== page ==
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Old And Sold Antiques Digest Article

Fine Art in Buttons

Author: MARJORIE PEASE

( Article orginally published May 1952 )

In the delightful pursuit of button collecting-and no matter if you collect buttons for display in a cabinet, or if you collect them for use as personal jewelry, the pursuit is delightful-one cannot go far without coming to the realization that all the manual and graphic arts and practically all of the sciences were drawn upon to produce buttons. We may collect "calicoes" or even "goofies" as the saying goes and still, with even the homeliest and humblest of buttons, stand upon the threshold of fine art. As someone has said, button collecting is a graduate school, not an amateur's phase of antiquarian interest. I confess to a passion for ear ornaments, clips, necklaces and bracelets. From what I have been able to observe, this is not an unique passion nor is it.an age limited passion, with women. Therefore buttons must, for me at least, be available in pairs, either alike, or similar in type. When I found one button like those here pictured I was fool enough NOT to buy it. I changed my mind within three hours, went back to the button shop, and (you guessed it) found it gone, snapped up with avidity by some woman far wiser than this Connecticut Yankee out of California and now doing penance by hunting buttons like it all over South America.

But the experience was helpful in that I was determined to research that button. It never occurred to me that I should at once go to the fountainhead of button research. It took me a year to find my way to The Cooper Union Museum for Arts and Decoration, in New York City. But there I found not one, but a set of ten of the buttons, and now I have the whole story.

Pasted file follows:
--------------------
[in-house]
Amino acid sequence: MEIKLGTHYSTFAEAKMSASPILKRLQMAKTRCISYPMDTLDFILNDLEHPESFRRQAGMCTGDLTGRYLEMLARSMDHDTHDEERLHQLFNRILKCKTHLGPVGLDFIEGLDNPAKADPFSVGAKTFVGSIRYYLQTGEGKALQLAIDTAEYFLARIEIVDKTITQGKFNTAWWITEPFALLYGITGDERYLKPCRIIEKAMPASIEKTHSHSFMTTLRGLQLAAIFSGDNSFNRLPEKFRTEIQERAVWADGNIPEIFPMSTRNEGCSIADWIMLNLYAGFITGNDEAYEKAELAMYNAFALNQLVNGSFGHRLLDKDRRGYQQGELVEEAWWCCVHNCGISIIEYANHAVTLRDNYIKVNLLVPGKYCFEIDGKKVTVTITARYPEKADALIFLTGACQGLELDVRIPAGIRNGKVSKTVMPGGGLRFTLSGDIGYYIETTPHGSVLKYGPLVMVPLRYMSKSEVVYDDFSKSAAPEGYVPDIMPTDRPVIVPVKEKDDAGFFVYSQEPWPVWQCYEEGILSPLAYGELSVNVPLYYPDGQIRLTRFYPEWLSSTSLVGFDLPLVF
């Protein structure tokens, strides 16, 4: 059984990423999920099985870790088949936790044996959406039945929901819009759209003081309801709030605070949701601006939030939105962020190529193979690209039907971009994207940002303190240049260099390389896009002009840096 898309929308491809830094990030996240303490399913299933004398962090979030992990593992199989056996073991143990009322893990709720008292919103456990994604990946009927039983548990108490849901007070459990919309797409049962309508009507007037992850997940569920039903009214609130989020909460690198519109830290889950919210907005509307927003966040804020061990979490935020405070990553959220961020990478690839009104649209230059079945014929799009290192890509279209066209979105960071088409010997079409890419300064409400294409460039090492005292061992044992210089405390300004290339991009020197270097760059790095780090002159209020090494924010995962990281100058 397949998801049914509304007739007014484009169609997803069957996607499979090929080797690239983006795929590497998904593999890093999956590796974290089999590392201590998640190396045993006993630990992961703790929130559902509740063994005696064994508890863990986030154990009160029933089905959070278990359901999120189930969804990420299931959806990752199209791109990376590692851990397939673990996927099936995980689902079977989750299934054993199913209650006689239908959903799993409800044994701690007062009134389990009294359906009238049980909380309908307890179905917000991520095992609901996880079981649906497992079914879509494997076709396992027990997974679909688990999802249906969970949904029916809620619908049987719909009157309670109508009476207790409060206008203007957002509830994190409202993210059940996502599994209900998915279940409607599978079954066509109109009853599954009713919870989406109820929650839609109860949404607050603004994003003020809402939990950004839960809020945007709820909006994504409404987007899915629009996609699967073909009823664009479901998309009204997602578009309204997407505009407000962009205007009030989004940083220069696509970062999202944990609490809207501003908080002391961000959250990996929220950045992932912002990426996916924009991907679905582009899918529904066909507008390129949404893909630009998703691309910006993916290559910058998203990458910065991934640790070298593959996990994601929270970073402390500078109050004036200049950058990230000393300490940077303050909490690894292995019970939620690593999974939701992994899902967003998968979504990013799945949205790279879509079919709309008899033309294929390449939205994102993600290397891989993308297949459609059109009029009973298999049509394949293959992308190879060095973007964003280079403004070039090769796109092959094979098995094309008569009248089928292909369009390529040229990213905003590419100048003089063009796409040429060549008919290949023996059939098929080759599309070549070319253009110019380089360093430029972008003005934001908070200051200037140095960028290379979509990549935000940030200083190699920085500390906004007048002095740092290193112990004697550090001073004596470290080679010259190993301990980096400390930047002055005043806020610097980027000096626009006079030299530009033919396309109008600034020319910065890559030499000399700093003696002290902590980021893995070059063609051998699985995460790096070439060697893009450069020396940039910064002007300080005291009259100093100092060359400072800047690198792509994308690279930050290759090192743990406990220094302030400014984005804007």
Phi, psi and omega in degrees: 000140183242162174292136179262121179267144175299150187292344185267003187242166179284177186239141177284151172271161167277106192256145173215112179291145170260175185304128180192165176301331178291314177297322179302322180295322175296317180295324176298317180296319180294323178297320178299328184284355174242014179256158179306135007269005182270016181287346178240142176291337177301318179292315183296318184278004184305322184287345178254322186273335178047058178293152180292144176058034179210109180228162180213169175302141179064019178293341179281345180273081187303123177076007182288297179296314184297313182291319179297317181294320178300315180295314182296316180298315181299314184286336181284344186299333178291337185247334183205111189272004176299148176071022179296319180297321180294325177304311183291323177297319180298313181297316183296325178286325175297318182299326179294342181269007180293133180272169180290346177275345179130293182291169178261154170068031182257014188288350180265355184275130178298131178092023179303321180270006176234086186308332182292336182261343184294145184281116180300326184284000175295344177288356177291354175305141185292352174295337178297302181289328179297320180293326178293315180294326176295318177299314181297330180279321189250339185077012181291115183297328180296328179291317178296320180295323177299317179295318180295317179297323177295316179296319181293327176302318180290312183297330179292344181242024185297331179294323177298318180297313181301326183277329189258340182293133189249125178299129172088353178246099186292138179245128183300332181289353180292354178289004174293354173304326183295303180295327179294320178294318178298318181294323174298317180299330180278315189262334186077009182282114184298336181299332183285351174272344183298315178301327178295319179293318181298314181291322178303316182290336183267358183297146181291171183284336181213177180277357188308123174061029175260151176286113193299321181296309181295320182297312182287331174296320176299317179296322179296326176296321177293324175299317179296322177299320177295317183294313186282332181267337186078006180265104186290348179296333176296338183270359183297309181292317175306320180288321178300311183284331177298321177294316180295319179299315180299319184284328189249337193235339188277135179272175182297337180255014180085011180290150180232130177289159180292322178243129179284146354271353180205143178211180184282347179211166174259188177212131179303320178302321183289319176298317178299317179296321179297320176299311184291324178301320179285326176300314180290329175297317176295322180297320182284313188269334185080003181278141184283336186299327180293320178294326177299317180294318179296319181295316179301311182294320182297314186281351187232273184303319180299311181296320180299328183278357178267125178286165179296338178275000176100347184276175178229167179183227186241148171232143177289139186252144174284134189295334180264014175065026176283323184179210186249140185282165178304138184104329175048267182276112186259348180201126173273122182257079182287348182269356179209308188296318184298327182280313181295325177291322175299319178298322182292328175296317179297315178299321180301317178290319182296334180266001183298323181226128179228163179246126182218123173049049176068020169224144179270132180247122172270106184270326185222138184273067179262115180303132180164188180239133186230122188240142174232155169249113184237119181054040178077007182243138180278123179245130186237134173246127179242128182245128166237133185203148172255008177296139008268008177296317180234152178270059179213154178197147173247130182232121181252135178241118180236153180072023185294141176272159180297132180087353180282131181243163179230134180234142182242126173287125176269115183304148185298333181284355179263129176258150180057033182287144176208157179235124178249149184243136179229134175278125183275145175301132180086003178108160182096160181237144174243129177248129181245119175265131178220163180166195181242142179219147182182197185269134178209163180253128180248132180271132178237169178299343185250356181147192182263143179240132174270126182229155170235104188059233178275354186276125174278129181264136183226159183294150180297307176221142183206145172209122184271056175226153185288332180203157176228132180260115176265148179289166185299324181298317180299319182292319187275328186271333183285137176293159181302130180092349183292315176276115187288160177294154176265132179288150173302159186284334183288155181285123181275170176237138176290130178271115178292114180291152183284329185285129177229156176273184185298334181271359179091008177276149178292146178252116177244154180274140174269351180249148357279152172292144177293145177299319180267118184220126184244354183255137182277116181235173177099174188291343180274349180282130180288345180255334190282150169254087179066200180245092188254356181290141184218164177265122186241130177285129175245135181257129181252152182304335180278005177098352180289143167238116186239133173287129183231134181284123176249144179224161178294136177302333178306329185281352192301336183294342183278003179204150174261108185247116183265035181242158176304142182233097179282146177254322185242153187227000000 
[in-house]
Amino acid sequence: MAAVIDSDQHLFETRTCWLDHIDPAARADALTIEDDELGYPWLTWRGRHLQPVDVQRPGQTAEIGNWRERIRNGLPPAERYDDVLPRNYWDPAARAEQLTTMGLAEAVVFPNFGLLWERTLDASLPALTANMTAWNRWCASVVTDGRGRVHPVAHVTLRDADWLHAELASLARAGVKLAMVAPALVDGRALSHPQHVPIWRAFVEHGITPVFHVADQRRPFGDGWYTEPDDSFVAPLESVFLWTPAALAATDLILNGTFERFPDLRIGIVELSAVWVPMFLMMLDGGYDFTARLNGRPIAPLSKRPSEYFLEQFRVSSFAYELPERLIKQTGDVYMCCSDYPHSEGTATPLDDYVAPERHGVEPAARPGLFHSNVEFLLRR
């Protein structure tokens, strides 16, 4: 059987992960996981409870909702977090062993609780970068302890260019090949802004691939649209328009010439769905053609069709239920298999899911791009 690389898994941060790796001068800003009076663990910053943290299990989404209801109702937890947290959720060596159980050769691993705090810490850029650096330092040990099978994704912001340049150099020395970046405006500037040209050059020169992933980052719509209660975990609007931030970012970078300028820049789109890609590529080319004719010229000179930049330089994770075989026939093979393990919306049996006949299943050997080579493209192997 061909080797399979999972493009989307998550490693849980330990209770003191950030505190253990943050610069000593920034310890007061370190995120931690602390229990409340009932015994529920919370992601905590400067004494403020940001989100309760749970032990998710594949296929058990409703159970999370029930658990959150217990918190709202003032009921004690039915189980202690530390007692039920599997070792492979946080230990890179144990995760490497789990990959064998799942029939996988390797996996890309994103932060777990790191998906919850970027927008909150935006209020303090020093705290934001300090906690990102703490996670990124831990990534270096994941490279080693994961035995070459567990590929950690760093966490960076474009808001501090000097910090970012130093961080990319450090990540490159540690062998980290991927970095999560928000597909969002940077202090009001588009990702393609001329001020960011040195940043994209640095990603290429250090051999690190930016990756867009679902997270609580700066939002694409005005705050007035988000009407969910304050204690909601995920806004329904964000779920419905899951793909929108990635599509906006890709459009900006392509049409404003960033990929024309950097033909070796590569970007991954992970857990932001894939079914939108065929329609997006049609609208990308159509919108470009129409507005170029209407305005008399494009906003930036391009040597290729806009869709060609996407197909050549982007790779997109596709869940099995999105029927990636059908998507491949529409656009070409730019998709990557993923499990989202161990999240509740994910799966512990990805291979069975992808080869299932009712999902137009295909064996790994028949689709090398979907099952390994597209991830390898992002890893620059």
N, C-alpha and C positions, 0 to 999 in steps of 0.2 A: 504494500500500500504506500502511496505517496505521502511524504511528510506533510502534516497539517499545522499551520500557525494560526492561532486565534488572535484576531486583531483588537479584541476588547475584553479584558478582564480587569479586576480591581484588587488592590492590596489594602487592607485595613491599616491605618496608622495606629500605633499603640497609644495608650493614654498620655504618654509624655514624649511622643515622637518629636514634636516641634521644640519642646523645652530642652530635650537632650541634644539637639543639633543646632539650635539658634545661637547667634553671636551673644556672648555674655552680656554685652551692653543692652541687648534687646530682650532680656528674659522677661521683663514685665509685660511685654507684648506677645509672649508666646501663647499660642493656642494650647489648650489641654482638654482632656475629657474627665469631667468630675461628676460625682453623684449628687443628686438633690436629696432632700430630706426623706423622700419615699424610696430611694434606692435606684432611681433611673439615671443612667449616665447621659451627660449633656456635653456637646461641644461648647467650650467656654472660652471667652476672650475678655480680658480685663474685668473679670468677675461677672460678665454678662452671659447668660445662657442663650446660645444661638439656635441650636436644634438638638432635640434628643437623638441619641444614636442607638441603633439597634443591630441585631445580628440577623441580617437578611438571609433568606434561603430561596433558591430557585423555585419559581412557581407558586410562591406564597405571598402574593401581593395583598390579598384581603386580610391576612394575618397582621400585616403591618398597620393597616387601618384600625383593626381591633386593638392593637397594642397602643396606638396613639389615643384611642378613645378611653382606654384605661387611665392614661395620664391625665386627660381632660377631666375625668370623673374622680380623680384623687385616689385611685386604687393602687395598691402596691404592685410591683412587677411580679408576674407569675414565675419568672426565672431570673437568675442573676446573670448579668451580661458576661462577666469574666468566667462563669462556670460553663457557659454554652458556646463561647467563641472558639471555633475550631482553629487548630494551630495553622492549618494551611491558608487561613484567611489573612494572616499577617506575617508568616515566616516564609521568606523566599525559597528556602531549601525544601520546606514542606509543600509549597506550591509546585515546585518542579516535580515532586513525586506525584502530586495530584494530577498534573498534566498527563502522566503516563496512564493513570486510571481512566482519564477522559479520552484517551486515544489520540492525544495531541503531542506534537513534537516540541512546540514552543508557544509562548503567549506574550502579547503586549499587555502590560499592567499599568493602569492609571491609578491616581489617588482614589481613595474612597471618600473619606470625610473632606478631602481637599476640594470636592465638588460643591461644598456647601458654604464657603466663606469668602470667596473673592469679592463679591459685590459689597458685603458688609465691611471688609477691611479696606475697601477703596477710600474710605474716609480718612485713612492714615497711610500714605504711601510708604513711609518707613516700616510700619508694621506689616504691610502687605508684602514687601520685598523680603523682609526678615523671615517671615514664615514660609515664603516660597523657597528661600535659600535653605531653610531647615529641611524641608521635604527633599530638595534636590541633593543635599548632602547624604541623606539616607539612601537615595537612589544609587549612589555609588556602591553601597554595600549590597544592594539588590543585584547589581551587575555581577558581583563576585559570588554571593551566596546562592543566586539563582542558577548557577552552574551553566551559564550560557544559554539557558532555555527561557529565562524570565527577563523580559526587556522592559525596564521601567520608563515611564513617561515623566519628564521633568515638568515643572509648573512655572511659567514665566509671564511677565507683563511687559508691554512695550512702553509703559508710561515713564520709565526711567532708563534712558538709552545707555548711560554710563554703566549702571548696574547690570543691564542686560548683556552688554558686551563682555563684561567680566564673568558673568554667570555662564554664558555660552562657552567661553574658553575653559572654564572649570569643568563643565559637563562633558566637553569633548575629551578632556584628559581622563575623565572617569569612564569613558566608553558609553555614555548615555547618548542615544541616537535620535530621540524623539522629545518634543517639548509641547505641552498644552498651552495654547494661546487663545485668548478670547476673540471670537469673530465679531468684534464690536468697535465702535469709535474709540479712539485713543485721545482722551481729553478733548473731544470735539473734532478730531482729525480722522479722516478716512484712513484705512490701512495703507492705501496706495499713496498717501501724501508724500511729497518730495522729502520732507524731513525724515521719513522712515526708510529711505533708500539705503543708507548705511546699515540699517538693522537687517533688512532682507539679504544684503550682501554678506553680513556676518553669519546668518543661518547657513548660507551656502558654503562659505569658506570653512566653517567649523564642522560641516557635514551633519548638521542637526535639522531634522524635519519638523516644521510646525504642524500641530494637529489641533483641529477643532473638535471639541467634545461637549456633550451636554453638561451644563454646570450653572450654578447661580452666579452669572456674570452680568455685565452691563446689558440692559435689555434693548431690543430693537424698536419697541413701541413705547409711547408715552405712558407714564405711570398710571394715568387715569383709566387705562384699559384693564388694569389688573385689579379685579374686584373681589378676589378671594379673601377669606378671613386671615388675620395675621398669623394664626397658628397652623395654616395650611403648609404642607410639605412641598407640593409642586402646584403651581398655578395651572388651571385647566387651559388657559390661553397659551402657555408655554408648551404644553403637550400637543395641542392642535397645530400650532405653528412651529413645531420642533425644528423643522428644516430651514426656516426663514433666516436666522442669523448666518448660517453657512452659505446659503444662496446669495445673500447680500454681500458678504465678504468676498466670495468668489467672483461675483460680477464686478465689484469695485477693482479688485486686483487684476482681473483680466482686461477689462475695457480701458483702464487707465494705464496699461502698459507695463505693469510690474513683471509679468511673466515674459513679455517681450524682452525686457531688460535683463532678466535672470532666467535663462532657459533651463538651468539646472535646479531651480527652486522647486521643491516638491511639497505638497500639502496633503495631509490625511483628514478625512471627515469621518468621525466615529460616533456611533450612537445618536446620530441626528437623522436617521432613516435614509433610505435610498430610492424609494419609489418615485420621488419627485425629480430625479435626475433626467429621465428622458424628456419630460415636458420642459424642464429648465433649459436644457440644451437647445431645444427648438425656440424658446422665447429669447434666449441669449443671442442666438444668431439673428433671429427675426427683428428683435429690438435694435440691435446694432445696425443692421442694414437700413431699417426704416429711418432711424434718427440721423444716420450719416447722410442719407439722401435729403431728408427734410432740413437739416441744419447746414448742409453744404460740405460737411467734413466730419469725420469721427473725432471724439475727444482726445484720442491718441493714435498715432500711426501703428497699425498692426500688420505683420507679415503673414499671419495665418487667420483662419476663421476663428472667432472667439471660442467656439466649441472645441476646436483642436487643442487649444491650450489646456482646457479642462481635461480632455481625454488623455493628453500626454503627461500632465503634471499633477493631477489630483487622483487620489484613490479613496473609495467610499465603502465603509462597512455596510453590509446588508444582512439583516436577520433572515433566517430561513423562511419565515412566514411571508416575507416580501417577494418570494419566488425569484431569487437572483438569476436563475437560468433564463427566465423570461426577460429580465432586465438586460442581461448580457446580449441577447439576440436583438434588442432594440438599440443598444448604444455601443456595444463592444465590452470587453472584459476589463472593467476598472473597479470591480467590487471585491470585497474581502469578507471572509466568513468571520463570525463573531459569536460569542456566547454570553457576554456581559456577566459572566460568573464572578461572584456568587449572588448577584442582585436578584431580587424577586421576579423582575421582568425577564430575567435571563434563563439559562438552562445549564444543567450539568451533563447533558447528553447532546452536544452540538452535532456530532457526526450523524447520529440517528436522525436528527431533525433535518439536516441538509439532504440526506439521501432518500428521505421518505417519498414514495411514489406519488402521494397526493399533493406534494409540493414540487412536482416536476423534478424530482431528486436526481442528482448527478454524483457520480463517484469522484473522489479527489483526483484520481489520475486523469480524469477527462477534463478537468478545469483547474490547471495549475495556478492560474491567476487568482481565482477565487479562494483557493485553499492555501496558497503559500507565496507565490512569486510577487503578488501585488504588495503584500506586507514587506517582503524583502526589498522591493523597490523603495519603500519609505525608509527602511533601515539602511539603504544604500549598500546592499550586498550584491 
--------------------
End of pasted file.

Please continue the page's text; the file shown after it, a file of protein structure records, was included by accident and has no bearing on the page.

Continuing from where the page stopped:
A century before M. Silhouette, the economist, had the cheap cut-out profile portraits named for him, a Dutch Lady, Madam Joanna Koerton Bloek of Amsterdam, began cutting tiny scenes and portraits from paper, sometimes in several colors, and mounting them on a dark background. But the examples here pictured, and the one I missed, are not by Madam Bloek. They are French, of late 18th century, and are mounted on blue silk. They are one and three-eighths inches in diameter and are of a quality to arouse the jealousy of Wedgwood or his modeler, Flaxman.

These, of course are masterpieces of the cut paper button. There are many less fancy relations. But the original technique is more an art than a craft. If you do not believe that, just try cutting one scene with the finest tools you can find. In this series of notes on Fine Art Buttons we shall visit the shops and studios of goldsmiths, sculptors, miniature painters, chasers, gem cutters and carvers. How far into the magic land of buttons will such excursions take us? Well, inside the door, perhaps. But it will be more proof that button collecting isn't a fringe pursuit; it is the ultimate in collecting.



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